Bringing the TRANSFORMATION through the TOOL of TECHNOLOGY | Jagdish Belwal | TBCY

Bringing the TRANSFORMATION through the TOOL of TECHNOLOGY | Jagdish Belwal | TBCY

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Welcome to another episode of The Brand Called  You. A vodcast and podcast show that brings you   leadership lessons, knowledge, experience and  wisdom from hundreds of successful individuals   from around the world. I'm your host, Ashutosh  Garg and today I'm delighted to welcome a very,   very accomplished technology entrepreneur cum  advisor, Mr. Jagdish Belwal. Jagdish, welcome to the show. Thank you, Ashutosh.  Thanks for inviting me.

Thank you. Jagdish  is the founder and CEO of Jagdish  Belwal Advisory. He's a board member,   and is a board mentor and has an organization  called critical eye and we'll talk about it.   He was earlier the CIO of Tata Motors.  And he has been awarded, recognized and   felicitated several times. So Jagdish, let's talk about your advisory first,  

tell me about the work that you do. Yeah, so Ashutosh, you know, before we go there, let me talk a little  bit about, like, you know, where I come from.   So, you know, I'm a mechanical engineer  started out as a service engineer of excavators   going around in the field  for about four or five years.   And then I shifted to service headquarters, did a  lot of service transformation programs, and then   I shifted to IT. So, you know, before I came to  IT, and did that CRM program, I was actually you know, involved in hardcore business processes,  moving them transforming them and all that   and then it just that, you know, I got another  tool in my repository, which is technology to   basically accelerate the whole thing. So, what  I really am passionate about is transformation.

Now, technology is one big tool of  transformation, which is necessary   for transformation, but what I say is that the technology is necessary but not sufficient.   So, there is so much more that it requires to  really get transformation out of technology   than just technology itself. Like for  example, there's a lot of organization   change management that you need to do. I mean, there are partners in your   transformation programs and you need to  sort of try one team kind of philosophy   with all your partners. So then let me start by  asking you how do you define transformation? Oh, transformation is you know, I think the  simplest example of transformation is like,   you know, pupa turning into a butterfly, right.  So something which is crawling, you know, starts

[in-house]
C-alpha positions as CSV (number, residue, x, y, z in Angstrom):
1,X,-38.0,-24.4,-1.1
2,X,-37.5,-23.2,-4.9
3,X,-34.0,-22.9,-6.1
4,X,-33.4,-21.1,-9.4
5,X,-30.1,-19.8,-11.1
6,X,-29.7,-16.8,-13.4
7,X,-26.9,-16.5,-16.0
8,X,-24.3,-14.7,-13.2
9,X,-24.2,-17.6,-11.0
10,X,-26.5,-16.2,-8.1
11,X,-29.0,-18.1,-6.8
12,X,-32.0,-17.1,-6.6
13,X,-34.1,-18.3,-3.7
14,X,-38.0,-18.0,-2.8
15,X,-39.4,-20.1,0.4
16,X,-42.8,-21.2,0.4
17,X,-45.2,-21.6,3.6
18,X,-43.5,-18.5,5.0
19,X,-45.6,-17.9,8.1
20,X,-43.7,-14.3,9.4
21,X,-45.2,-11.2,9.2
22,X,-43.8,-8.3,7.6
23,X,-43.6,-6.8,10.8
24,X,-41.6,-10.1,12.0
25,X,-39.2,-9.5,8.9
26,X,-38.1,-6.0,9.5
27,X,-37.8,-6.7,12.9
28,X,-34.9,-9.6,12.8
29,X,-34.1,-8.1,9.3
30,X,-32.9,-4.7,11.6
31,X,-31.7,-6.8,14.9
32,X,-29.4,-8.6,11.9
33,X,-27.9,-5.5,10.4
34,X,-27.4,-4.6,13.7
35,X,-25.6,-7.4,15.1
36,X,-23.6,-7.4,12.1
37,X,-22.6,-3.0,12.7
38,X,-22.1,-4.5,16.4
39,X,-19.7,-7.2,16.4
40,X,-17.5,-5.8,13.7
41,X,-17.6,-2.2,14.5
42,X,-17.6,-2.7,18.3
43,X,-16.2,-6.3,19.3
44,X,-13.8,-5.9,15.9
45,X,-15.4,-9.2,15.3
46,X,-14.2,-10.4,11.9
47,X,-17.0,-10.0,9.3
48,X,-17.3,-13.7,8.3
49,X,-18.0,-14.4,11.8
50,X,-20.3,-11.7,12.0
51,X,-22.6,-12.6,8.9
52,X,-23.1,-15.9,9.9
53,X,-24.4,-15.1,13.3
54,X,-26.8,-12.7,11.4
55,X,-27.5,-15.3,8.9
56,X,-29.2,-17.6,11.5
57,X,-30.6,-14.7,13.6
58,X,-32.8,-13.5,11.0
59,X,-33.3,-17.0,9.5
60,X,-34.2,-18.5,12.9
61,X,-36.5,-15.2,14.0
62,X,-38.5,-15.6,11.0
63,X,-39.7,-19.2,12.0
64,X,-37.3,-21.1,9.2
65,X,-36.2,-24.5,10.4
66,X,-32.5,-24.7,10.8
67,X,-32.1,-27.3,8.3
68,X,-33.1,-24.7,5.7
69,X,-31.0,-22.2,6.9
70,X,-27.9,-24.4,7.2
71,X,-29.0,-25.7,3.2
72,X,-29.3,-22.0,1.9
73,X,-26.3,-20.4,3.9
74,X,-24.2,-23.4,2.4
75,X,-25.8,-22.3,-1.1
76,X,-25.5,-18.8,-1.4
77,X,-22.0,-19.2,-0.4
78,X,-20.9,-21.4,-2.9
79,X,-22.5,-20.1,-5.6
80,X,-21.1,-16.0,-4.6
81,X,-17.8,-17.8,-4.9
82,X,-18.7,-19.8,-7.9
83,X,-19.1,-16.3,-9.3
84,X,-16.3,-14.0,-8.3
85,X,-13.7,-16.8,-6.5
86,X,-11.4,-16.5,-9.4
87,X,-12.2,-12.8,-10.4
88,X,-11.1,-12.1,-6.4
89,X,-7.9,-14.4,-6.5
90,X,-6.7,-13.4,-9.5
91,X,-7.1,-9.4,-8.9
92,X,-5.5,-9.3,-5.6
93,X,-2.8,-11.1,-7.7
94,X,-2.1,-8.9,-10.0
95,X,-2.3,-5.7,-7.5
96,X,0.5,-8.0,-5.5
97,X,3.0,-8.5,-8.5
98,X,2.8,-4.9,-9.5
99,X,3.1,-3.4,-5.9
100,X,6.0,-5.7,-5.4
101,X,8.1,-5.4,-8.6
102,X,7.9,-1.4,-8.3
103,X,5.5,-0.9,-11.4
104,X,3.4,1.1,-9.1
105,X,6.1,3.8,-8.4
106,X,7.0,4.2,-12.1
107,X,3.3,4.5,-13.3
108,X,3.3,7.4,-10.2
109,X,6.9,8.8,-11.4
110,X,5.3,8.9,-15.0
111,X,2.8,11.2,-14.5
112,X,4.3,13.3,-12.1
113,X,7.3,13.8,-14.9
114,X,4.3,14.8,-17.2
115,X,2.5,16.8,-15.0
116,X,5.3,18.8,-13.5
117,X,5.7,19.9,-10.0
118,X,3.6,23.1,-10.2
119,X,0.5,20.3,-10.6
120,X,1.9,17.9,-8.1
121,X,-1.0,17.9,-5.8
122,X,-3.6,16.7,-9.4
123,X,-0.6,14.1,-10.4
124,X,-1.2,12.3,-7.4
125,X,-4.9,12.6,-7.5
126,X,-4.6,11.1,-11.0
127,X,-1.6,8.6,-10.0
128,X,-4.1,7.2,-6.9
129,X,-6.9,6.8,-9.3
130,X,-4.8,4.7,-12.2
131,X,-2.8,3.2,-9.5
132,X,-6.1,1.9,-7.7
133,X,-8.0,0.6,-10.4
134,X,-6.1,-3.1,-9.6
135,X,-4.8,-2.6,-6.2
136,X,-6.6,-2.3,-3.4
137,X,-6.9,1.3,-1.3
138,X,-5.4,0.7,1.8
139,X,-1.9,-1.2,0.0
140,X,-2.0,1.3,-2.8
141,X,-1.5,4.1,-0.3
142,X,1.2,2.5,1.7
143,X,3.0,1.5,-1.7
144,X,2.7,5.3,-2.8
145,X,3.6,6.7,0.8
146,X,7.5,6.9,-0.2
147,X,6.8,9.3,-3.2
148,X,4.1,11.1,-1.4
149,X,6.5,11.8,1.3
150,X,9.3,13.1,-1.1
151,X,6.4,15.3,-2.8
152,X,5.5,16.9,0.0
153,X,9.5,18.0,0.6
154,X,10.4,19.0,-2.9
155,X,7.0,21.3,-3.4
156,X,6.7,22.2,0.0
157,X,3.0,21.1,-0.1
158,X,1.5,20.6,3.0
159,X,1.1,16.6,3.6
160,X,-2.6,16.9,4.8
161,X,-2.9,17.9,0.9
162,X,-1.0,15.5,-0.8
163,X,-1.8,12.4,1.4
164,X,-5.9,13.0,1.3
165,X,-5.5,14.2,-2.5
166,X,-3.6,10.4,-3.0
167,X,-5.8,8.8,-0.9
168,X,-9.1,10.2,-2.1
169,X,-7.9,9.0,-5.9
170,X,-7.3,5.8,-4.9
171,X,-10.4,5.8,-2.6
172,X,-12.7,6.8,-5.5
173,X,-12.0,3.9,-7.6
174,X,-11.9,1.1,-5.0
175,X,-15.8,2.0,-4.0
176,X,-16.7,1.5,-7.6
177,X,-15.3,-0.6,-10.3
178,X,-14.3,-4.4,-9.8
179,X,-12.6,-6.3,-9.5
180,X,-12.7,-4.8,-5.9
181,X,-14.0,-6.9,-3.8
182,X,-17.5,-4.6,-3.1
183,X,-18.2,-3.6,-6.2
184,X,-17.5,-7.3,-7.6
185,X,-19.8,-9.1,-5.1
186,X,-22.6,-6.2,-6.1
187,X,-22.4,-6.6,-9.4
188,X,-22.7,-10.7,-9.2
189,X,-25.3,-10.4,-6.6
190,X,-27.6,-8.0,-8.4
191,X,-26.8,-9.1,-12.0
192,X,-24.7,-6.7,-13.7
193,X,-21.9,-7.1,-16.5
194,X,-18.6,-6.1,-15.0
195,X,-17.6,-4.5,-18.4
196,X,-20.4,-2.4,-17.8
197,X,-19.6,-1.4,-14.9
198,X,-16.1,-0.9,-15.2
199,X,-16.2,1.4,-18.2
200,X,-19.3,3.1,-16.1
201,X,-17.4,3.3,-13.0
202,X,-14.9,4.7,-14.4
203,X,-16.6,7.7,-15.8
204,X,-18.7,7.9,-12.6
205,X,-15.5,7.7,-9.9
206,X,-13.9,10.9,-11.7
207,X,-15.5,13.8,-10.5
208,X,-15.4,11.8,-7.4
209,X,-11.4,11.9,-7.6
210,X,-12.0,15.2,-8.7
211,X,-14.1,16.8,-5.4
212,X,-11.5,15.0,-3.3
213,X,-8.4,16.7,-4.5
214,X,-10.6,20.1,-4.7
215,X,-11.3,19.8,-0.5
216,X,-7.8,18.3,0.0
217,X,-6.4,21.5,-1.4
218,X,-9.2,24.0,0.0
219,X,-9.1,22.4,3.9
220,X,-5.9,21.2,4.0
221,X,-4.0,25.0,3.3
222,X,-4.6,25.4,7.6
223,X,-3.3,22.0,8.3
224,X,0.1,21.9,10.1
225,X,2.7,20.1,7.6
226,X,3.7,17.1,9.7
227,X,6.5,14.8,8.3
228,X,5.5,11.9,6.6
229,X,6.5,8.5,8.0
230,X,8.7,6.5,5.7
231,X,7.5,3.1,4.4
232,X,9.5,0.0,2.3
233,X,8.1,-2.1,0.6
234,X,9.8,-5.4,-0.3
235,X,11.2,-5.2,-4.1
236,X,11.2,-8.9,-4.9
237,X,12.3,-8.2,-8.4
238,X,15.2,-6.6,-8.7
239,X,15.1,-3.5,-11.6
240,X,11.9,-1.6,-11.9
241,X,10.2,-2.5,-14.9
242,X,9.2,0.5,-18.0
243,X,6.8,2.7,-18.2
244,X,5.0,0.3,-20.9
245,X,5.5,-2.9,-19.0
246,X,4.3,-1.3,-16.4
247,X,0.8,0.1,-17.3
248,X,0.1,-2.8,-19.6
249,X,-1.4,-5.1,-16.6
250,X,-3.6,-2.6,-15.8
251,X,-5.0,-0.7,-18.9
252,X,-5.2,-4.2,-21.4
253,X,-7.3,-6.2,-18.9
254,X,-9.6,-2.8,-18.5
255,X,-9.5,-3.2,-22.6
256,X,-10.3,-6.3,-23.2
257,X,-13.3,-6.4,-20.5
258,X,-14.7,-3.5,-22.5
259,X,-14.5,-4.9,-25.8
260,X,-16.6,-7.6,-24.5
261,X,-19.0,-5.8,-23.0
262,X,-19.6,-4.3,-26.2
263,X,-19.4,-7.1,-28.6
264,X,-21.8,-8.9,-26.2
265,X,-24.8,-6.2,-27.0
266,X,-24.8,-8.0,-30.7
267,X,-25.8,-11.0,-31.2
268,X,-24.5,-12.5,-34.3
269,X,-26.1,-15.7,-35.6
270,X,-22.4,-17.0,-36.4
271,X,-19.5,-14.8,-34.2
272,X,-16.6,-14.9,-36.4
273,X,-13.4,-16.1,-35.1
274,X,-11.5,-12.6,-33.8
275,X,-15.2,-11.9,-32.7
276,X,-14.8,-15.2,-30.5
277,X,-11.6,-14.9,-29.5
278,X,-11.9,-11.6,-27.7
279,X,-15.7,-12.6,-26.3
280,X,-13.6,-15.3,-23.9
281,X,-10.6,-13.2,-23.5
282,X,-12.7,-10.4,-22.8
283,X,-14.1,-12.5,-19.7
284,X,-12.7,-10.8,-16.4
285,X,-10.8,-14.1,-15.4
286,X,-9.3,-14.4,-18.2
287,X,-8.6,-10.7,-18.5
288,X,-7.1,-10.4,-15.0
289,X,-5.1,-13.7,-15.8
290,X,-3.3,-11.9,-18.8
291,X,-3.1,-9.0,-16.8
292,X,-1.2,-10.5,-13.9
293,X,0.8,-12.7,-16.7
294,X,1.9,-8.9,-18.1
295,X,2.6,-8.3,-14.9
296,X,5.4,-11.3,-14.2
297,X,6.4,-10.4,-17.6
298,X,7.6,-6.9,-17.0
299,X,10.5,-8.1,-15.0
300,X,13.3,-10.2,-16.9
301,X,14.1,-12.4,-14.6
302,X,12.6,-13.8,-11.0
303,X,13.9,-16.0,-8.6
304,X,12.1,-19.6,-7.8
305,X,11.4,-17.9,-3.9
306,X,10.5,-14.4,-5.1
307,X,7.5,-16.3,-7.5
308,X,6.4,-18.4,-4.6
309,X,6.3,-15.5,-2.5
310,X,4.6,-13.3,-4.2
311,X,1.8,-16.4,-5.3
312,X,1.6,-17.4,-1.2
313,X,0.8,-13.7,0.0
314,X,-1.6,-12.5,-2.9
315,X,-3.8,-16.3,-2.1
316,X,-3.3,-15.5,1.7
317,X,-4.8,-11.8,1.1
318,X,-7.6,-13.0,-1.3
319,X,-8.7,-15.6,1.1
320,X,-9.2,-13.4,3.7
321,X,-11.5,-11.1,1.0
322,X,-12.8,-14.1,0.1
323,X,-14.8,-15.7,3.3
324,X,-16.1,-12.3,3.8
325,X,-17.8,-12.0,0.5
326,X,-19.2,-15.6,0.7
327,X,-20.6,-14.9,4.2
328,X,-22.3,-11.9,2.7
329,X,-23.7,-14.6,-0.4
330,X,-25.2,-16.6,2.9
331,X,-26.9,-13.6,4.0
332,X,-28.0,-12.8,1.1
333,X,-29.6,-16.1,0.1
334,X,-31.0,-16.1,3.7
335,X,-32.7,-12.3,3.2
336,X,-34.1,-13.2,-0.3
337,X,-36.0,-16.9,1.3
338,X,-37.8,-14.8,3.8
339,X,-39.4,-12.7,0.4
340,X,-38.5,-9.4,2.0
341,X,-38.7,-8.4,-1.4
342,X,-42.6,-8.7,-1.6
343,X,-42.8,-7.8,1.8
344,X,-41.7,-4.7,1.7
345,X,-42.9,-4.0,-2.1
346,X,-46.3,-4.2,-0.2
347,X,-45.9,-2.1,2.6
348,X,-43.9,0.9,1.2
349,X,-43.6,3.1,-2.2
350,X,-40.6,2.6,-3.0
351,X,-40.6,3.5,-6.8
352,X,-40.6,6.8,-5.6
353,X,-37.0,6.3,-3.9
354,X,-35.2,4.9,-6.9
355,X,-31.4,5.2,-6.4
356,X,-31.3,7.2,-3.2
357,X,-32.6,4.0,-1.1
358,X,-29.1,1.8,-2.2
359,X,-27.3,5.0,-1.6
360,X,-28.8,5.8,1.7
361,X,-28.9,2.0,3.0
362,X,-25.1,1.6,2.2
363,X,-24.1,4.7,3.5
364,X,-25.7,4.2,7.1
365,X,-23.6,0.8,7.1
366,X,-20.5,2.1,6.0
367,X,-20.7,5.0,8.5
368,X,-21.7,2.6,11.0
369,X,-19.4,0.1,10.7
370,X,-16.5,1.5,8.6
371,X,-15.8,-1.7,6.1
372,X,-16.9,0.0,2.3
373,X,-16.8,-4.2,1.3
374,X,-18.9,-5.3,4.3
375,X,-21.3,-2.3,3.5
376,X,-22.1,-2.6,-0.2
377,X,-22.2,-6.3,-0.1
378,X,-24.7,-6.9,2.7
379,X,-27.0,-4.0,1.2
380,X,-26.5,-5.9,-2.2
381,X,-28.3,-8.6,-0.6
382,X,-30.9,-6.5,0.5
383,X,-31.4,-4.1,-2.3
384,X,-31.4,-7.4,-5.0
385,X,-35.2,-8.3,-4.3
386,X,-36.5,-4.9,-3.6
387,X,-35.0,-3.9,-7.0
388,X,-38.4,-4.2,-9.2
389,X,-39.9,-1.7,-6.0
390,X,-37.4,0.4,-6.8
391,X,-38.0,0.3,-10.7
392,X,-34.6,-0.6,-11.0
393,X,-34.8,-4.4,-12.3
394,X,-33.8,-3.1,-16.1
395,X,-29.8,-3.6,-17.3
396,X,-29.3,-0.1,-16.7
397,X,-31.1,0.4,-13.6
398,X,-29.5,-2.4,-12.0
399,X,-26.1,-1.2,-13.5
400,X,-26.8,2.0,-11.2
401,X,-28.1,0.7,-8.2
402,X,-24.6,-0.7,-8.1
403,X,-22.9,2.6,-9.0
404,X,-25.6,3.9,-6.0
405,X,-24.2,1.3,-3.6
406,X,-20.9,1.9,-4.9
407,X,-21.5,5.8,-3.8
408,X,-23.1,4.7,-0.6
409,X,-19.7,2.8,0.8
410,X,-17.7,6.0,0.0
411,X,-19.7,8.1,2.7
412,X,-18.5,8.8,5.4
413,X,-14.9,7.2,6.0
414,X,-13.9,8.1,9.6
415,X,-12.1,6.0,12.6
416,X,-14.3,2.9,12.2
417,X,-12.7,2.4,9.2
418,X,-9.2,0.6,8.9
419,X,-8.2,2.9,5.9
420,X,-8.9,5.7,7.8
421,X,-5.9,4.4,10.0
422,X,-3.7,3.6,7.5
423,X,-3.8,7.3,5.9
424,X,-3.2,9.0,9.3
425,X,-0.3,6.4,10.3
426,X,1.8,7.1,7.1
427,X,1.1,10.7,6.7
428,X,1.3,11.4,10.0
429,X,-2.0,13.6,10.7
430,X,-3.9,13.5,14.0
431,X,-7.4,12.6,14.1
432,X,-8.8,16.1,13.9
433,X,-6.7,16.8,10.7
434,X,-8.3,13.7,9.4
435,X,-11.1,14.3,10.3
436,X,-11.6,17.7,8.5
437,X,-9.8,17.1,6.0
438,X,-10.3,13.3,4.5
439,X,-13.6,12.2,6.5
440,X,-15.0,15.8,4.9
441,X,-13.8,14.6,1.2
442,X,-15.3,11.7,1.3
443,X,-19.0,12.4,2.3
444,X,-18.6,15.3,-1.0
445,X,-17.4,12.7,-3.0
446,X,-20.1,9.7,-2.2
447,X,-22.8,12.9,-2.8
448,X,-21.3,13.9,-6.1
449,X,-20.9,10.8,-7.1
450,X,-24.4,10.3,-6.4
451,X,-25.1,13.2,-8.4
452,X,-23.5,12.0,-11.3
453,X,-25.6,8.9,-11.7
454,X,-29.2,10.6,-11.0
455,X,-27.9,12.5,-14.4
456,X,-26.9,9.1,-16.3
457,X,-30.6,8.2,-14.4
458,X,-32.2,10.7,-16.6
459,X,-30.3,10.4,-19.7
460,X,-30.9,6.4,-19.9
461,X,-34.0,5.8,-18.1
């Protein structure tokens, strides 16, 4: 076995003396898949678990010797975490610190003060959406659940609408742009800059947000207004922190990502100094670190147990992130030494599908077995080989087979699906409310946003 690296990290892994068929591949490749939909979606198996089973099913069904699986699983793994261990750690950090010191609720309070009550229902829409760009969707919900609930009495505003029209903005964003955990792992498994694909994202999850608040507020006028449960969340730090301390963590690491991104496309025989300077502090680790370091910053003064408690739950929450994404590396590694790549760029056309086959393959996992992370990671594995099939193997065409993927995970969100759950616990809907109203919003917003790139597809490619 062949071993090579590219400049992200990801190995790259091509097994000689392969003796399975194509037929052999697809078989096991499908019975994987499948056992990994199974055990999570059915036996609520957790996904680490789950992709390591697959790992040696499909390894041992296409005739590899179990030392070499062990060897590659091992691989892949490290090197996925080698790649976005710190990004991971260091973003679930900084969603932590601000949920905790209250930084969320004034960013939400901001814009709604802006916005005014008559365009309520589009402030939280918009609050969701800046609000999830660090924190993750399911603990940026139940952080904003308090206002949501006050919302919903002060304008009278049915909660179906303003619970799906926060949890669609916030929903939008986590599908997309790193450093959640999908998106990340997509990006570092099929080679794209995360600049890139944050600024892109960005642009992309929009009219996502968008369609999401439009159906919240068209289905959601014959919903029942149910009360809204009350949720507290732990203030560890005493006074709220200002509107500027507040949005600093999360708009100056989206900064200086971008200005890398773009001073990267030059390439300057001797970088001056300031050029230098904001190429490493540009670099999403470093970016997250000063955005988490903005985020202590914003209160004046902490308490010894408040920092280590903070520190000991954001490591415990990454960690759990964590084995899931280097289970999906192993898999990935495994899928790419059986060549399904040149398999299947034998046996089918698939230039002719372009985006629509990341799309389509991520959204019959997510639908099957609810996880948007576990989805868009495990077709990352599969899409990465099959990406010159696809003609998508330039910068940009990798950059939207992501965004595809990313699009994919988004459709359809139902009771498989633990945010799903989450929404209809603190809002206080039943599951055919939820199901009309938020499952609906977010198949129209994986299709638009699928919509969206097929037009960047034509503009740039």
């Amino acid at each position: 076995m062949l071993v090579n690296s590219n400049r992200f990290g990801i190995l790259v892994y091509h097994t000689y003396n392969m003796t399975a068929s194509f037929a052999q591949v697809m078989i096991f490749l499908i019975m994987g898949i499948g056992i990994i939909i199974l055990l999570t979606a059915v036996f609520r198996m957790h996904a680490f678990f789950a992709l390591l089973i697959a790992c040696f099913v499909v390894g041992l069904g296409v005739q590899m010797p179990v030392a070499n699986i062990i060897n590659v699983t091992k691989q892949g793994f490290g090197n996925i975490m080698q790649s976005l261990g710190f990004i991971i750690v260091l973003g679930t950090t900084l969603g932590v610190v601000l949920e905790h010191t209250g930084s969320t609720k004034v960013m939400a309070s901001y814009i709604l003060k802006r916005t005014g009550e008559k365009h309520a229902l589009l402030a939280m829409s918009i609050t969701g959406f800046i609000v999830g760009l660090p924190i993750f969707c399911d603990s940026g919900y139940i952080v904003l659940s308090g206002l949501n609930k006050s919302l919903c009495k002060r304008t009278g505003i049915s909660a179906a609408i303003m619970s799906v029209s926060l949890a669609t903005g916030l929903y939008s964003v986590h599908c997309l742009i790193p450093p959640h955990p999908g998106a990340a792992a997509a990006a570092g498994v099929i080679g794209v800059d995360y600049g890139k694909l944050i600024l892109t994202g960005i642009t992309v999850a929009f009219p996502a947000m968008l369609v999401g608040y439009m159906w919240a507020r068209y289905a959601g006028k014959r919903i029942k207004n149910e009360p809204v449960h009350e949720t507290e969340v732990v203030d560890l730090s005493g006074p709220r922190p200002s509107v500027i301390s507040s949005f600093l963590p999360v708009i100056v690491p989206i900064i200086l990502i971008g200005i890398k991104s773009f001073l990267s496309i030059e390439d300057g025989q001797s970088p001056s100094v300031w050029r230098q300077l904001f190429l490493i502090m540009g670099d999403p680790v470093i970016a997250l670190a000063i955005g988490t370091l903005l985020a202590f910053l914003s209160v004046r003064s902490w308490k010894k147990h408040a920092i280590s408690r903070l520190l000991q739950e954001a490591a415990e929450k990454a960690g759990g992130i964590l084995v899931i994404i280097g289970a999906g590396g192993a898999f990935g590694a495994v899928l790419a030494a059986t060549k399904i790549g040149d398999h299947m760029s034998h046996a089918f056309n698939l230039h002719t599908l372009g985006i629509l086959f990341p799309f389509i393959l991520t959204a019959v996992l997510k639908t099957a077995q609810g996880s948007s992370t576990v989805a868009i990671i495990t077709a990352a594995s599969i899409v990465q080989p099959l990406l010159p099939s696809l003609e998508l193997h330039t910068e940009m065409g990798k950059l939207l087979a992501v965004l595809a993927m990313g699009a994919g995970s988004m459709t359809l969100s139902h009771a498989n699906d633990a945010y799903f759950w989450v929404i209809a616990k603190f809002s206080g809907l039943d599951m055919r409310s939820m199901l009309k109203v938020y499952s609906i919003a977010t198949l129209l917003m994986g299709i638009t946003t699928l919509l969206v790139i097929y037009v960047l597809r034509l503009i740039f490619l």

flying, and then it goes through a bit of pain  in the process, there's an incubation process and   then there's like, you know, this whole process  of breaking the shell and I think, you know,   organizations, divisions, processes, they undergo  a similar process that you know, when there is   a discomfort about you know, where you are, and  then you basically go back to the drawing board,   you start looking at like, you know, what are the  root causes, you start looking out for benchmarks,   and then it starts a planning process,  which is the incubation process,   where you're in a pupa stage nothing seems to  be changing. There is a lot you know, just   looking inside and then when you start executing,  you know, then the whole thing starts flying. So,   transformation is a similar process. So, can you  give me an example without giving any names of   some transformative changes that you  have brought about in organizations? Yeah, so, let me give you an example, you know, from my past   career, and I can name the organization and  it's like a published case study. So, you know,  

Tata Motors was in a duopoly in the commercial  vehicle market, you know, Tata Motors and Leyland   Yeah. And then what happened in late 90s,  early 2000s competition started coming in and,   there was like, you know, a lot of pressure  from all around. In the duopoly customer would always take a backseat, you know, because  the product is always in short supply. So, you know, when we started the CRM, the intent  was to transform our approach to the customer. And we conceptualized, we looked around and looked  at you know, everyone who was succeeding with CRM   primarily in the services and retail industries.  And then we basically identified some of the core   principles you know, which is the centrality of the data, the real-time nature of the data,   the connectedness of the enterprise and the ecosystem and a shared ownership   of the customer. So, fast forward, we put up a  platform connected all the dealers and we started  

getting a lot of data in real-time, we put analytics  on top of it. And now here comes you know,   the transformation is always in the results. So Tata Motors used to be called leader with   the follower's mindset, that was the industry  buzzword. We will always lead the market share but you know, if you look at customer  satisfaction and all the other qualitative   measures, we would fall behind, we actually  rose to the top. So Tata Motors continues to